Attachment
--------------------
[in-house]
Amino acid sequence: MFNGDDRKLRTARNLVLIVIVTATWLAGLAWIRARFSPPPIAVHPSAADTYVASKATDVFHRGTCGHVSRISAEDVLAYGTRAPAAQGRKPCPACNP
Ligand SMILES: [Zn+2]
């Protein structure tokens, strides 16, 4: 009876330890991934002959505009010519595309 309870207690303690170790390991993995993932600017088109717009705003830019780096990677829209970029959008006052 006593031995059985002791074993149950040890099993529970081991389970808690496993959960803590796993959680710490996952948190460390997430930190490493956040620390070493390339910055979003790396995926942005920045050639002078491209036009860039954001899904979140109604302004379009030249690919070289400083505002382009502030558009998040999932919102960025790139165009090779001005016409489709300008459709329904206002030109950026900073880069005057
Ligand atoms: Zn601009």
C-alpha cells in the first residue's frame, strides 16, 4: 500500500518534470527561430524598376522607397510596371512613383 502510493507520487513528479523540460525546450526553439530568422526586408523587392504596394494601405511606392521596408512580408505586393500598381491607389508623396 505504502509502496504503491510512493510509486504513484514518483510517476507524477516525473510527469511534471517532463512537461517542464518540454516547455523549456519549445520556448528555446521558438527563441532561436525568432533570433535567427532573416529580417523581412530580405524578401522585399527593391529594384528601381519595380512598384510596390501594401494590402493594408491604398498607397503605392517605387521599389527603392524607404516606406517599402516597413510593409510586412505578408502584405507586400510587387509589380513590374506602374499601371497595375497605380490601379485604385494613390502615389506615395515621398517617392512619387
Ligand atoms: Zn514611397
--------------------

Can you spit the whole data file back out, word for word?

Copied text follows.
[in-house]
Amino acid sequence: MFNGDDRKLRTARNLVLIVIVTATWLAGLAWIRARFSPPPIAVHPSAADTYVASKATDVFHRGTCGHVSRISAEDVLAYGTRAPAAQGRKPCPACNP
Ligand SMILES: [Zn+2]
């Protein structure tokens, strides 16, 4: 009876330890991934002959505009010519595309 309870207690303690170790390991993995993932600017088109717009705003830019780096990677829209970029959008006052 006593031995059985002791074993149950040890099993529970081991389970808690496993959960803590796993959680710490996952948190460390997430930190490493956040620390070493390339910055979003790396995926942005920045050639002078491209036009860039954001899904979140109604302004379009030249690919070289400083505002382009502030558009998040999932919102960025790139165009090779001005016409489709300008459709329904206002030109950026900073880069005057
Ligand atoms: Zn601009």
C-alpha cells in the first residue's frame, strides 16, 4: 500500500518534470527561430524598376522607397510596371512613383 502510493507520487513528479523540460525546450526553439530568422526586408523587392504596394494601405511606392521596408512580408505586393500598381491607389508623396 505504502509502496504503491510512493510509486504513484514518483510517476507524477516525473510527469511534471517532463512537461517542464518540454516547455523549456519549445520556448528555446521558438527563441532561436525568432533570433535567427532573416529580417523581412530580405524578401522585399527593391529594384528601381519595380512598384510596390501594401494590402493594408491604398498607397503605392517605387521599389527603392524607404516606406517599402516597413510593409510586412505578408502584405507586400510587387509589380513590374506602374499601371497595375497605380490601379485604385494613390502615389506615395515621398517617392512619387
Ligand atoms: Zn514611397